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Asian Pear

My husband feeds me an Asian pear,
honey-tight, while I’m naked

in the tub. We pretend to talk
about politics and food,

he likes my fat belly.
I suggest a poem

called “An Asian Poem”
or “An Asian-American Poem”

or “An Adopted Asian-American Poem”
that would include words like: rice.  math.  gook.  compliment.  moon. 

After my bath, I find him in the bedroom,
lying on a fleece sleeping bag.

There’s comfort in being held
from behind, someone warming

the top of your earlobe
with words like coconut shrimp and Patron,

for no other reason than because it makes you hot
with laughter and hungry for whatever comes next.


Second New Moon after Winter Solstice

this is my real family
this is my good fortune

this white rice
does not lead to brain damage

or broken boats 

I forgot you for a long time
I sat on my mother’s lap

and she told children about my feelings
I got my hair braided in Jamaica, the pulling

of my neck to be steady
I ate coconut ice cream

and always wanted more
I’m coming home soon,

even if you don’t write me back 
I’m returning

to a land where I’ve forgotten the language,
even my tongue doesn’t get it,

even my heart is worried
it will beat 

beat and beat

and you won’t be anywhere near
to hear it



where I carry my weight,
occupying a table for two

in a crowded café
b/c I prefer space

the skin/underbelly
of my mother,

this obsessive need
for hair touching,

neck brushing,
eggs Benedict—

steam under winter yolk.
You asked me for a pair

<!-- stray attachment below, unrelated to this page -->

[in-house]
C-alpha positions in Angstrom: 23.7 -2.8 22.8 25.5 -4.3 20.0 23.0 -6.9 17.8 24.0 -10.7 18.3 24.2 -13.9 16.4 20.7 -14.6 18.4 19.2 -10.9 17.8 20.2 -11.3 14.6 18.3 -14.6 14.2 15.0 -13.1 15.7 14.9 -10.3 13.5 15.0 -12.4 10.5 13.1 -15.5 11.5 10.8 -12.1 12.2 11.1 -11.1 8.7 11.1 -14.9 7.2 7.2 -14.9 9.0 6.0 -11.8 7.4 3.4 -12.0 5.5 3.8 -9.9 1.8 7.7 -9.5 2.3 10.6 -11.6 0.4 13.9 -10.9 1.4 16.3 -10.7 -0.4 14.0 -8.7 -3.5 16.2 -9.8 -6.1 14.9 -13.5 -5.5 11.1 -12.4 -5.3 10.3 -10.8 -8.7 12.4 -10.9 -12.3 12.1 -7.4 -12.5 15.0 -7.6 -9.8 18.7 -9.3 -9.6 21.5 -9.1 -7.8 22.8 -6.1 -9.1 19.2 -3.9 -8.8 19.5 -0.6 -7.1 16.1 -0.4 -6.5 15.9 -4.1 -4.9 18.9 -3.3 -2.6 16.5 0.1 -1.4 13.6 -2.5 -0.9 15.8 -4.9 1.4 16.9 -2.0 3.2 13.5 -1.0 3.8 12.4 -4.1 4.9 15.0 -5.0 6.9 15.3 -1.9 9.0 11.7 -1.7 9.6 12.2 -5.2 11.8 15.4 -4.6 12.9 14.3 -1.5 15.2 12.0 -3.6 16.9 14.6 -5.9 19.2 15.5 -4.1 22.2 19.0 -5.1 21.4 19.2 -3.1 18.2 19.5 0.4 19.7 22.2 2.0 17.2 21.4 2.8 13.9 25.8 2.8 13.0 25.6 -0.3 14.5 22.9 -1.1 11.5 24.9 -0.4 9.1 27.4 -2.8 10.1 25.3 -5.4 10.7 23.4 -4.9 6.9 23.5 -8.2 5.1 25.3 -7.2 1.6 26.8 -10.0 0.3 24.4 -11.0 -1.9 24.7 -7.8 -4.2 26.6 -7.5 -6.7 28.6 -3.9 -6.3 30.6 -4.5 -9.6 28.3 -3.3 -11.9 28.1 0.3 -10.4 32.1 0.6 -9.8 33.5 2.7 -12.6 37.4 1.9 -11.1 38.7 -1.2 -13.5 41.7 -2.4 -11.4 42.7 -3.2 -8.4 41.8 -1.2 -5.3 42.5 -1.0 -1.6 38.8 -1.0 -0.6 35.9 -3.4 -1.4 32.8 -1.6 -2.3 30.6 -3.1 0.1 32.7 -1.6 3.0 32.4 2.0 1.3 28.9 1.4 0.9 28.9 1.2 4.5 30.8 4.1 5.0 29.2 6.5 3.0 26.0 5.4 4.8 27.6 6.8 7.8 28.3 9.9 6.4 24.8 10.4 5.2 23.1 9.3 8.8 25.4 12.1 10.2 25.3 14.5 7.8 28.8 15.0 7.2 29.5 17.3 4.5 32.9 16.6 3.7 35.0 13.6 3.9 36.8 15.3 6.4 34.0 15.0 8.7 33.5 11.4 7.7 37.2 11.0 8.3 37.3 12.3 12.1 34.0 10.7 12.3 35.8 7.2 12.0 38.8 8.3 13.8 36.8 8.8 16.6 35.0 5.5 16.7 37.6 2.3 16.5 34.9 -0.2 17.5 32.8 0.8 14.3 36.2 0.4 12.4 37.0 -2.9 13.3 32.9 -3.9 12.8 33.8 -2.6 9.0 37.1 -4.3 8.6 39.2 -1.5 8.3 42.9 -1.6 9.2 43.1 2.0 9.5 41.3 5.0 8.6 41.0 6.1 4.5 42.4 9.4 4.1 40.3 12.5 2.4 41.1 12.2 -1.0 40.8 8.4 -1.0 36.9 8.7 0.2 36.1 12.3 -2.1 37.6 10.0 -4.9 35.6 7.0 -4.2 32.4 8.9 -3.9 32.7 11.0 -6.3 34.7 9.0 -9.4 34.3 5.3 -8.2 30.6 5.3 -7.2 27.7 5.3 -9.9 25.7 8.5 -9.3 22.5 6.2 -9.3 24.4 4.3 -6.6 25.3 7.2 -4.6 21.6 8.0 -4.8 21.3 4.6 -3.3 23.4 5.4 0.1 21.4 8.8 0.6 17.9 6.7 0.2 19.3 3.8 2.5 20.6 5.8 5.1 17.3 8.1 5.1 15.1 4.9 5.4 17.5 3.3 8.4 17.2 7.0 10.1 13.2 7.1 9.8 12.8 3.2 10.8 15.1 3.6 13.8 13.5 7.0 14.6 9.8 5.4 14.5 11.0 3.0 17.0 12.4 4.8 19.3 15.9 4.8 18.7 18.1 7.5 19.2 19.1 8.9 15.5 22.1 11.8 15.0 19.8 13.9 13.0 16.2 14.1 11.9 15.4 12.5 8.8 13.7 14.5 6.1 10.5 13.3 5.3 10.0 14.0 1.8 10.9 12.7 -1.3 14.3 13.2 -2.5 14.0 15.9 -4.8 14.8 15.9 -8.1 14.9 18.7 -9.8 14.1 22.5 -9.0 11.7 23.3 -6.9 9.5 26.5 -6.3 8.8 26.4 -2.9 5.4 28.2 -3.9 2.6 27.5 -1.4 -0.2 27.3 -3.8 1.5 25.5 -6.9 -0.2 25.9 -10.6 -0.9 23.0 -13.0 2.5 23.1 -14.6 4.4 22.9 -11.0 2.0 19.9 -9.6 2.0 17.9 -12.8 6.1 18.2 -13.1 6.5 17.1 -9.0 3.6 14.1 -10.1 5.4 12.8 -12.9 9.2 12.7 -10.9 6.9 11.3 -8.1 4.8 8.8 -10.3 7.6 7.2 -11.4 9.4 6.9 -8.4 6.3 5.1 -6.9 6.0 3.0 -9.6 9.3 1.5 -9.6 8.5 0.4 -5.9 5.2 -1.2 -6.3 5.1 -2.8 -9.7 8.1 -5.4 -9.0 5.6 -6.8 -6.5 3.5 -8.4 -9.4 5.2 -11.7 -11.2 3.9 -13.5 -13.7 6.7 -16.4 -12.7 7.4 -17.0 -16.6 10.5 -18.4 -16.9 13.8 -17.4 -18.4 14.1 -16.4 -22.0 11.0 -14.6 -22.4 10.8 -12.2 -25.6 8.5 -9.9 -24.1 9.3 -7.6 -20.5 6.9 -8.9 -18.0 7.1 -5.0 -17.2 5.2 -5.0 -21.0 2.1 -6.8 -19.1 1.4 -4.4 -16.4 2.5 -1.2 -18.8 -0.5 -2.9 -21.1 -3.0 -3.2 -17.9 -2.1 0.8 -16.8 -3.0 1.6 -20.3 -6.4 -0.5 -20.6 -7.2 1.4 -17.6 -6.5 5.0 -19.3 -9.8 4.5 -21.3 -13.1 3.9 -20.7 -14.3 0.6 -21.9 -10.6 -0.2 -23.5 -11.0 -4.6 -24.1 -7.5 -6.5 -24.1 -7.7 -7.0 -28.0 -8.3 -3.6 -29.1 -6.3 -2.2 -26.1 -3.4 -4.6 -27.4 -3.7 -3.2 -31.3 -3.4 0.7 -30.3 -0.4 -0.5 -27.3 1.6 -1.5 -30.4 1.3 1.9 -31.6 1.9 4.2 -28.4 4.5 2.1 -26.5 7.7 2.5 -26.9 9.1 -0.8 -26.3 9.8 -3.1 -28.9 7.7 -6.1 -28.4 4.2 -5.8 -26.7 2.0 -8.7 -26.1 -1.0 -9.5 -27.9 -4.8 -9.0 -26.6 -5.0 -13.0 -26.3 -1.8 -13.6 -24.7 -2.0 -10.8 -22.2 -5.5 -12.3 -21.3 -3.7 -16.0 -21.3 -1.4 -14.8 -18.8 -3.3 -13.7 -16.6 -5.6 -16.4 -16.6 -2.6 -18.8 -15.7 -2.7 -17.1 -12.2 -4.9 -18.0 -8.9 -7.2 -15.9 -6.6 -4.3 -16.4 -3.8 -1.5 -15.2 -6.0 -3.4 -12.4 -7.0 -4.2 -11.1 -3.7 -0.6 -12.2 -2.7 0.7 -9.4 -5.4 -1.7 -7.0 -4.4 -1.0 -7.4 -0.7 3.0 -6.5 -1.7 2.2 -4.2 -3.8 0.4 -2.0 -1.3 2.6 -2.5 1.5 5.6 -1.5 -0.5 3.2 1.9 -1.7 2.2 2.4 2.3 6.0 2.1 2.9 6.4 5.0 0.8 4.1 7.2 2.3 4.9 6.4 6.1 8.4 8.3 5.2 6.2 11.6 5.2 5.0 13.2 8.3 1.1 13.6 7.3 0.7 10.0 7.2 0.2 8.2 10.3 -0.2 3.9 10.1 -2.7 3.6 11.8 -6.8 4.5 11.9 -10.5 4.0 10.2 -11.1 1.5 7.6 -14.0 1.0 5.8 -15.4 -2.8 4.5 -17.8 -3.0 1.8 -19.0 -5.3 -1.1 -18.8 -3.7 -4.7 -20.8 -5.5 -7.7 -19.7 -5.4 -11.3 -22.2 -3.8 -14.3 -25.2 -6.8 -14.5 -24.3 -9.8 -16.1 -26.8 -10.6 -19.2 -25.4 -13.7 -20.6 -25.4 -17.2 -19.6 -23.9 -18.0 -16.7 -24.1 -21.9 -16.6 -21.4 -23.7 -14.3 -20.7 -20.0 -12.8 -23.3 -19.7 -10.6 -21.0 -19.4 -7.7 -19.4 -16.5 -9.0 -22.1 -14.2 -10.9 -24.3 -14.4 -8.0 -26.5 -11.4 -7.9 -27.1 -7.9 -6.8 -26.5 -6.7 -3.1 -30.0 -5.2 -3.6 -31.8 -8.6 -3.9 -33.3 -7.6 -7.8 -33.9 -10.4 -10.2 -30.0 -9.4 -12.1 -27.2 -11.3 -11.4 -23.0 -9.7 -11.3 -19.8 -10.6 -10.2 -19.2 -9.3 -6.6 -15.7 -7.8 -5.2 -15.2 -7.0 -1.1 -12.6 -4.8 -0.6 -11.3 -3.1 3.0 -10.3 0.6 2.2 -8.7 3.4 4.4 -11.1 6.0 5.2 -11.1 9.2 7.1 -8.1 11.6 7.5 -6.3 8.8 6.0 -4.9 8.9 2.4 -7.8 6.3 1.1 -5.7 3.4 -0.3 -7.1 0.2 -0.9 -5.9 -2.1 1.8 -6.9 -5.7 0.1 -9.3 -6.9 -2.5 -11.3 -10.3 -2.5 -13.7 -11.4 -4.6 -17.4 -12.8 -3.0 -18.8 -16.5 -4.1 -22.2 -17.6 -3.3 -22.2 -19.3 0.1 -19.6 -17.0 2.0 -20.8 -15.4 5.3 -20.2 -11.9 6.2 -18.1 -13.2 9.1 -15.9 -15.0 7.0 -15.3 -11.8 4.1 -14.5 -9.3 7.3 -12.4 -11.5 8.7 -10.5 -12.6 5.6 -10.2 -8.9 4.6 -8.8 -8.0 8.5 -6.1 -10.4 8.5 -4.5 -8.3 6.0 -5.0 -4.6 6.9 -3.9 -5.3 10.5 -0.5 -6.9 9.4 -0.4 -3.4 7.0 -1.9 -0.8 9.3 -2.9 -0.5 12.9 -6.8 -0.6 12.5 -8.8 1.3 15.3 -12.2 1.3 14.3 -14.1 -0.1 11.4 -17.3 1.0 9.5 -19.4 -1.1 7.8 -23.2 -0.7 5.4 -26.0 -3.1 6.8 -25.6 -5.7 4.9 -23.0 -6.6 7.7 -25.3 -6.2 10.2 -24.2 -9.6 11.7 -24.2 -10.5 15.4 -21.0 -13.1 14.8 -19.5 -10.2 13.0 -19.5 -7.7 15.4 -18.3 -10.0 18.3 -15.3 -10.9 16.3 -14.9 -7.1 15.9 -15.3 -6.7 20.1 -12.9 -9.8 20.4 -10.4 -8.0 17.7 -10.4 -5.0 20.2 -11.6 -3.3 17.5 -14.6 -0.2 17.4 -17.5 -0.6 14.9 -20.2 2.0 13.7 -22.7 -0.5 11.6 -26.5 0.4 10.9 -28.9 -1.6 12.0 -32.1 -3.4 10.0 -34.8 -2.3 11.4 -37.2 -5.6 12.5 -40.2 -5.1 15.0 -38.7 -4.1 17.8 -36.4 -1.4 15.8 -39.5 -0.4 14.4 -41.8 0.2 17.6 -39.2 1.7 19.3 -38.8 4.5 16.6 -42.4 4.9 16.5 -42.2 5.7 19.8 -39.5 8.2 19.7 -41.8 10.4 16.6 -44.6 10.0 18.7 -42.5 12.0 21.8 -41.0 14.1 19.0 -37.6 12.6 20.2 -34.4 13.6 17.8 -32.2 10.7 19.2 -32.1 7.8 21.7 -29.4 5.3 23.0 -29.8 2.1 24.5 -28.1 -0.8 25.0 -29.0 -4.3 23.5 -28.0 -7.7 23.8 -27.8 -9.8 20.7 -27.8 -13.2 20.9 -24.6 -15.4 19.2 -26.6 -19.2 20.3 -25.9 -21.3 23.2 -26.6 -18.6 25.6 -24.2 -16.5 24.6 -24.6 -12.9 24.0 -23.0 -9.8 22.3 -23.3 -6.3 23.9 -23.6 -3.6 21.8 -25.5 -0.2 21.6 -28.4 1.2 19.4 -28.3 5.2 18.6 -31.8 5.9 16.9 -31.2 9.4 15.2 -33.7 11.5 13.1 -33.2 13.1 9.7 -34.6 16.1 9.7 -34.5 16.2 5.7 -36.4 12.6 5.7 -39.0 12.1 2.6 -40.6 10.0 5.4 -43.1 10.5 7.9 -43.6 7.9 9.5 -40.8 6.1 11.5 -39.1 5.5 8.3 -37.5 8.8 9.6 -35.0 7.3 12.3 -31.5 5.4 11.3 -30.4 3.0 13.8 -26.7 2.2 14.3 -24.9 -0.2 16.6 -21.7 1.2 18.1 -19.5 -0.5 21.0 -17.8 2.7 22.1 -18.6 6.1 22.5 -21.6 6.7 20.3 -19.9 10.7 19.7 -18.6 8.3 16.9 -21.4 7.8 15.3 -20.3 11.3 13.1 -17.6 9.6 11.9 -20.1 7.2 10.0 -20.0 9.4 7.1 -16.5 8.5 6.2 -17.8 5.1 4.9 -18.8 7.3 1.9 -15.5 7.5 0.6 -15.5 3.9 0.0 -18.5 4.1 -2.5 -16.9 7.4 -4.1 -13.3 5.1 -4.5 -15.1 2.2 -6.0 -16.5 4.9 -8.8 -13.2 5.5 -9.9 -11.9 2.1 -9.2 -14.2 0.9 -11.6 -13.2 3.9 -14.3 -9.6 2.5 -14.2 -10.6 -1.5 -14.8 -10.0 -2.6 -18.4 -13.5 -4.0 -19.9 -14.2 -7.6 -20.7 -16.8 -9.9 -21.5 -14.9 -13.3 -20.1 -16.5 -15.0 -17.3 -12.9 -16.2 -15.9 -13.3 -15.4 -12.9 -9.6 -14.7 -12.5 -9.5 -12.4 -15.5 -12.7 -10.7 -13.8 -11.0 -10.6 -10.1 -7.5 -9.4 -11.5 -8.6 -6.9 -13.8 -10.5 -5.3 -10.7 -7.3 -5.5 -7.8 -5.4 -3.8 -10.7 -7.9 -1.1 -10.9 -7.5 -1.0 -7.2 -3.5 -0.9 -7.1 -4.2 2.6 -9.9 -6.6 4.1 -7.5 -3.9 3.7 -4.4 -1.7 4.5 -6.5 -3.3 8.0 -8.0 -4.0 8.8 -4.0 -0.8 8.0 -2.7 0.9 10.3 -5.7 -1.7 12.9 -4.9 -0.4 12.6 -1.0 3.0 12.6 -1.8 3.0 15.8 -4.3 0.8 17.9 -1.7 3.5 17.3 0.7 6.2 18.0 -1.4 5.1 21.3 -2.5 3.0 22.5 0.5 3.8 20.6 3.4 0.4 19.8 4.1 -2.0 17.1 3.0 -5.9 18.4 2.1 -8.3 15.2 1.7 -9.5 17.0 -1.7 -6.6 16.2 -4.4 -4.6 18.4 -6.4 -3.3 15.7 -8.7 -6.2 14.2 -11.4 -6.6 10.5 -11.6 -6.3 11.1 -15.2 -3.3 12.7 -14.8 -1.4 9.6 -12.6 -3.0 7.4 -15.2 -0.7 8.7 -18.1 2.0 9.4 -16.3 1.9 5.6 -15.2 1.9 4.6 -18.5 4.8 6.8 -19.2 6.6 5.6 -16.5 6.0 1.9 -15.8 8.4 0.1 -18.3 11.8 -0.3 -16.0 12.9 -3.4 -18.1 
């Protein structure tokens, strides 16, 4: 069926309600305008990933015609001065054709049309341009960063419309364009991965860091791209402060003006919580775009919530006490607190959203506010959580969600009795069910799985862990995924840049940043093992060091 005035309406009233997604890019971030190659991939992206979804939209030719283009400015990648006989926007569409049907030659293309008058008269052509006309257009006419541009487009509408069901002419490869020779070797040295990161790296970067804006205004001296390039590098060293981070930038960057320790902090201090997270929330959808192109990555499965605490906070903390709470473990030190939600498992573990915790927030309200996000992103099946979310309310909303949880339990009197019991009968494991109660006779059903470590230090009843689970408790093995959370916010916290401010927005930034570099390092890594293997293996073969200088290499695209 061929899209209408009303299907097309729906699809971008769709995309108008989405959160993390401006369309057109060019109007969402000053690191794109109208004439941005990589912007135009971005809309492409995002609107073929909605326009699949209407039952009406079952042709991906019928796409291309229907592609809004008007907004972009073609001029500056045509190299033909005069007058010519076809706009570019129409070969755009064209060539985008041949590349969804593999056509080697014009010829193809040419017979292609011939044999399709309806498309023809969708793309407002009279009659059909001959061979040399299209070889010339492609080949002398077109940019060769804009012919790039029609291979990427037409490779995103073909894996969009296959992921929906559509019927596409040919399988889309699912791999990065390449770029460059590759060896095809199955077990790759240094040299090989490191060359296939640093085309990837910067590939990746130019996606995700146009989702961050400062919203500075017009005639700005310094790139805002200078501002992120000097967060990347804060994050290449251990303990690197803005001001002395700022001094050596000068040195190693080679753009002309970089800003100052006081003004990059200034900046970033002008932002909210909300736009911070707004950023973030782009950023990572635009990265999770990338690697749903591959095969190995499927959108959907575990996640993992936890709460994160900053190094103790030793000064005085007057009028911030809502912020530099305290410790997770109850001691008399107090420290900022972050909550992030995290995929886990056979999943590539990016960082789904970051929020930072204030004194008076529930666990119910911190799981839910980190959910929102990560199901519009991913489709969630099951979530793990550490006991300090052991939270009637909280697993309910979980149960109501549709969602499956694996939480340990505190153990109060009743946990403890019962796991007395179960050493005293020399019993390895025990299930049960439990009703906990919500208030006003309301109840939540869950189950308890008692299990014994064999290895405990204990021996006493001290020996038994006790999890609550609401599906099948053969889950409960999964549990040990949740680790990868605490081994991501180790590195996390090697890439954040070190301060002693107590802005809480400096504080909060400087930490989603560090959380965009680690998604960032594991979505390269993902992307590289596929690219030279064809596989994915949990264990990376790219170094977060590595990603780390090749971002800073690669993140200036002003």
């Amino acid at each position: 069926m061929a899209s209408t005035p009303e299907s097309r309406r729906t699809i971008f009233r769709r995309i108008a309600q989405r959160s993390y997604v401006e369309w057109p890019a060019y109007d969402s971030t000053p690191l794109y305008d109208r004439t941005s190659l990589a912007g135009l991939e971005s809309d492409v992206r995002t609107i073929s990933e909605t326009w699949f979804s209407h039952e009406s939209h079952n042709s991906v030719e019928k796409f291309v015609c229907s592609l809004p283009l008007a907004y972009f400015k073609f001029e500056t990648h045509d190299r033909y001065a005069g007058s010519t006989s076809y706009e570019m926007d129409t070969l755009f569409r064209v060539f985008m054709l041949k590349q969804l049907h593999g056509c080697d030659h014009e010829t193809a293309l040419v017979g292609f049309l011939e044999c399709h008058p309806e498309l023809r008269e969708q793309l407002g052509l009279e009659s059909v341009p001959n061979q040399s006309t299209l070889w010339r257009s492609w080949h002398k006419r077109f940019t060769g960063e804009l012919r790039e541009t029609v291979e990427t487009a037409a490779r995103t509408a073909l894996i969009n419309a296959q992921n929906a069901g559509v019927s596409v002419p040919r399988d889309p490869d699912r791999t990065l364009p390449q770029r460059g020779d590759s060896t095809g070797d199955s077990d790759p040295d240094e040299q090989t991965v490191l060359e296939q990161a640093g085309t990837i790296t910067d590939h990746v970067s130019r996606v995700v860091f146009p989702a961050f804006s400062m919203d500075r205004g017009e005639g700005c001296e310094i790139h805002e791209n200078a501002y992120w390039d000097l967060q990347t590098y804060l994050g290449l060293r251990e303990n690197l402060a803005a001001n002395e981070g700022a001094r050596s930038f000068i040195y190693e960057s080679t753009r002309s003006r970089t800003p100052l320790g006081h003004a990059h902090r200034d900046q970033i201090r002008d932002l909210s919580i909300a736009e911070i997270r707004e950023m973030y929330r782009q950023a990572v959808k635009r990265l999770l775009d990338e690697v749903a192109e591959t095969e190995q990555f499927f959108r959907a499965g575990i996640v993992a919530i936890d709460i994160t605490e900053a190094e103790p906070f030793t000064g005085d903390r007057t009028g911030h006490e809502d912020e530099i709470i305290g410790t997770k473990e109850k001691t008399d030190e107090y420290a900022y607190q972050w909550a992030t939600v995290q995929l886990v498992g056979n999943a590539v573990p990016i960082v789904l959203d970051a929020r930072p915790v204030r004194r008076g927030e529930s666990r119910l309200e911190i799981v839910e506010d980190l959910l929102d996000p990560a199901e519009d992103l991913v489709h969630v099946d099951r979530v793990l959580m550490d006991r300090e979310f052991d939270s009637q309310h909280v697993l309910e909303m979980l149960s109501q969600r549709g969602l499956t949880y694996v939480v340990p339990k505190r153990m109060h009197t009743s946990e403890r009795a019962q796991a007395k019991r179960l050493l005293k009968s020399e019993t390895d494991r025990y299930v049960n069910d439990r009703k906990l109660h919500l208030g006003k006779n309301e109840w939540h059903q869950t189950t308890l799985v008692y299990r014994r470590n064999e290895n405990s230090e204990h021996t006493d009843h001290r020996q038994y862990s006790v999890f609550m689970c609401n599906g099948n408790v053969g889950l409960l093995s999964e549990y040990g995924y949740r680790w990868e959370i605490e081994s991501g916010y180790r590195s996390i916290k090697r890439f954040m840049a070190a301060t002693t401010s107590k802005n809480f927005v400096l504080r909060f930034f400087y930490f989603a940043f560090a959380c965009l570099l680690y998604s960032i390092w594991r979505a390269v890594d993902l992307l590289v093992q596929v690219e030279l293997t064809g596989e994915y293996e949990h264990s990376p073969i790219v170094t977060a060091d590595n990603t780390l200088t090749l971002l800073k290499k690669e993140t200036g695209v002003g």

of goats, their miraculous
hooves.  I asked you not to

travel on my birthday.
It reminds me of leaving

the soft place
of my birth, first breath—



Luck of the Rabbit & Blood Type AB

My family consisted of a dragon, a tiger, and a rat.
I was a rabbit from Korea with AB + blood,

which means when I found a baby rabbit
near the childhood fence,

I thought my mother would save it.
The dragon and the tiger were constantly fighting

while the rat self-destructed
in very clever ways.  I was soft as a bun

in a hot metal tin, wheeled
to the next table, for the next hungry family.


Learning Korean

I am sorry
for my plum-shaped tummy,

for being
the disastrous pull—seed  and  egg—

egg and seed,
for drawing connections

between what I know—
national flower: cow + goon + sharp breath

hello: onion-HA-say-O
grandmother: hi-money

jeon pancakes (저냐) are fat
with promise and generosity

sugar rice tea: sikhye
is mysterious mothering

my tongue is flat
with all the American curves

Levi jeans remind me of hamburgers
and a strip mall off the I-17,

the network of lights
turning off

            and on  


Bo Schwabacher is an adopted Korean American.  Her poetry has appeared or is forthcoming in CutBankTinderbox Poetry Journal, Bayou Magazine, and elsewhere.  She teaches at Northern Arizona University.